sábado, 10 de octubre de 2009


Well here we are at last. It only took 3 months but I finally got myself into gear and became a full-force official “blogger.” If you are looking at this, I have tricked you into thinking that my life is interesting enough to warrant you spending your time reading about it. Either that or you are my mom who has spent the better part of the past 3 months looking at other people’s blogs. If I had a nickel for every time someone asked me “hey is your mom’s name Marilyn because she just befriended me on facebook.” Hi Mom! Anyway, whether you are my mom or not, thank you for reading. On my end I will try my best to only include the funnier and more exciting parts of my day-to-day life and leave out all the boring fluff.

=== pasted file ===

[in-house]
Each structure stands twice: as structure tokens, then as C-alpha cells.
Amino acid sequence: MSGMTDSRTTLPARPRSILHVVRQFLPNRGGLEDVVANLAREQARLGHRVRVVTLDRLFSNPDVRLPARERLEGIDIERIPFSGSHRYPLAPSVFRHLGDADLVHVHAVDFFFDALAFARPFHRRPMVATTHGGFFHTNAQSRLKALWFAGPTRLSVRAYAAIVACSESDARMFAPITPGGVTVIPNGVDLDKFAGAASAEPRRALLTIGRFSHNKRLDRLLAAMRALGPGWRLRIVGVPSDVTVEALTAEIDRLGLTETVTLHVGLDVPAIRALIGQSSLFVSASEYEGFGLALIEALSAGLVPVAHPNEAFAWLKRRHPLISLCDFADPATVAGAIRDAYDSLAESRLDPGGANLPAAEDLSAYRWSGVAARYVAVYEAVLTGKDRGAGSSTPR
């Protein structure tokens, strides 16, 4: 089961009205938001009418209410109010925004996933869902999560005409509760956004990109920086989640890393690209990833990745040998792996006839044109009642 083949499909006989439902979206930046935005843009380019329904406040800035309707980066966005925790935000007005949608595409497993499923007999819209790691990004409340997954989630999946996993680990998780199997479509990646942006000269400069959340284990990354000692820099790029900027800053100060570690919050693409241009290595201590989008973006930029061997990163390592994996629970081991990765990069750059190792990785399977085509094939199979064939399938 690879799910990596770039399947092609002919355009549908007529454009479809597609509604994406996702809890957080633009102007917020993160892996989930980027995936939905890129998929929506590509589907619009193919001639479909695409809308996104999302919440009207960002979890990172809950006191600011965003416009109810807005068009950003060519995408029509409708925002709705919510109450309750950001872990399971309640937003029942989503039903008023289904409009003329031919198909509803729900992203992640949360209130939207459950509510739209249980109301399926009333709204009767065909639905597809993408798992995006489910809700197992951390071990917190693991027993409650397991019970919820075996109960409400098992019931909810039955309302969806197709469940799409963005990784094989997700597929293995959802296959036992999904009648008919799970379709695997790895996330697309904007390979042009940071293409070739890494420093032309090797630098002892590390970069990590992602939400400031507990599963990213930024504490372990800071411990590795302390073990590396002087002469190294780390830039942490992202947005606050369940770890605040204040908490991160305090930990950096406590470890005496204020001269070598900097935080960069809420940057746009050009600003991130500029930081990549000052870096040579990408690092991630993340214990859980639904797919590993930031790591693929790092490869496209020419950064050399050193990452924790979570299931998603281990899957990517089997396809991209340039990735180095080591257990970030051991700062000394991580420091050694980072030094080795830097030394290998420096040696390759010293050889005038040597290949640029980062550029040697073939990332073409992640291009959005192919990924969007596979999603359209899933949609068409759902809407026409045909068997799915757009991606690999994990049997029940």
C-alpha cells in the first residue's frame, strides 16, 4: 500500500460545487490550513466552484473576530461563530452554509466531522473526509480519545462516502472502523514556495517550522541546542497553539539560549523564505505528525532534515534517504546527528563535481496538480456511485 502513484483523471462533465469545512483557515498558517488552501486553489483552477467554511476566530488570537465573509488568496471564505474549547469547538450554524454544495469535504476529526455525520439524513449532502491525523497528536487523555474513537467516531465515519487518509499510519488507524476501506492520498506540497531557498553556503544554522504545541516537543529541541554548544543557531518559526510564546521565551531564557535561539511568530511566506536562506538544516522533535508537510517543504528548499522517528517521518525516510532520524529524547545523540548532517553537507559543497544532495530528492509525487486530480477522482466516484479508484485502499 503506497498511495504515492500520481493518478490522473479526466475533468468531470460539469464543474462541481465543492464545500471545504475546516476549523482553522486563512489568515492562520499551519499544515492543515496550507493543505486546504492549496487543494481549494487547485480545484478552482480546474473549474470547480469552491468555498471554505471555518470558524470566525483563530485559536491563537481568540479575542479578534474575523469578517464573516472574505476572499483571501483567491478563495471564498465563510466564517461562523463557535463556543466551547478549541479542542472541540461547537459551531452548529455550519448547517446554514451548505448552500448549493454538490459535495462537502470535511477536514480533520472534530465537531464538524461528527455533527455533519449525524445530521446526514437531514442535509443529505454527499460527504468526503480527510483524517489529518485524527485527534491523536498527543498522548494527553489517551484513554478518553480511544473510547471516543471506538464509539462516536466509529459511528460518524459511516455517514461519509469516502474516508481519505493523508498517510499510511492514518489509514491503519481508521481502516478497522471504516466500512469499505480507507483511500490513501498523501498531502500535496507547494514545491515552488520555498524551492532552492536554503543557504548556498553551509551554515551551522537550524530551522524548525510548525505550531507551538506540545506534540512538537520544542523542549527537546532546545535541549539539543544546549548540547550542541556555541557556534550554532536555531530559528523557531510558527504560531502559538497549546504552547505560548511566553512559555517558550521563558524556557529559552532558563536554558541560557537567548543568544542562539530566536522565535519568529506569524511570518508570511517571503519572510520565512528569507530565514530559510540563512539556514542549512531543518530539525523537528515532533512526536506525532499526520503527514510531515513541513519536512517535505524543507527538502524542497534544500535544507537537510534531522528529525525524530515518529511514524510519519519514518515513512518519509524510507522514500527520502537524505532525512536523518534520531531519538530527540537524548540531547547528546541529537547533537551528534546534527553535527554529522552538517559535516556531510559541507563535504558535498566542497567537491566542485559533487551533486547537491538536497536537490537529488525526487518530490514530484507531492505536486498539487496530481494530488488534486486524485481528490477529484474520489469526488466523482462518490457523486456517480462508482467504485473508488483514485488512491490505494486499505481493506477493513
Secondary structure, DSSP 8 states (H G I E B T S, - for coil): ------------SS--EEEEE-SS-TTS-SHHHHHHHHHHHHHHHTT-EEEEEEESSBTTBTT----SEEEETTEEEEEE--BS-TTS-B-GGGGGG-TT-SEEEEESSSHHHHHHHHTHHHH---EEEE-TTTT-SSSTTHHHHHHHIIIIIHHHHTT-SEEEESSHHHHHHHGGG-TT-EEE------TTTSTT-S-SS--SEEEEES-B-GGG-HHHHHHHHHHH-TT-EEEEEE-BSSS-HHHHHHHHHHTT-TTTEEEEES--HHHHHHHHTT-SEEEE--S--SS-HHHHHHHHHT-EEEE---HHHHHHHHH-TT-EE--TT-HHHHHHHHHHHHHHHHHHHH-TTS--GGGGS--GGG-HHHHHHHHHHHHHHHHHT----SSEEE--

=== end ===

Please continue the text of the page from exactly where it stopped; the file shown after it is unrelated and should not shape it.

To start things off…I am currently listening to some of the choice cuts from the most recent (not the last by a long shot) T.W.O show at Carousel Lounge that Dan sent me and they are amazing! I highly recommend that you make your way to http://www.wonderfulorganization.com/ as soon as possible and check them out! Maybe you can even hear yourself heckling in the crowd. We also did a few recordings just before I left that should be on the website sometime soon as well. Talking about music might be a good place to start in describing my experience thus far because the first thing I discovered upon getting off the plane in Miami was that the fragile sticker on my guitar was out of date or something because the headstock was almost completely broken off of the neck and with it all my dreams. We were informed that there was a change of plans because of the political situation in Honduras and that we would be starting our training in The Dominican Republic. Since we were leaving in three separate groups spread out over three days, I had a whole day to walk to the nearest Home Depot, buy supplies to fix my guitar, and in the meantime spend some time getting to know my roommate Luke who was nice enough to join me on the 5 mile walk through suburban Miami. As it turns out, my guitar is now in working order and I have been writing a lot of music which has been great. I have aspirations to somehow record them in the next couple of months so I can send them to the T-dub crew to make them awesome. Then I’m hoping we can put them down for real when I come home to visit. So that brings us to The Dominican Republic- guitar intact, dreams repaired, backpack busting at the seams, ready to go. In the words of Samuel L in Jurassic Park, “hold on to your butts.”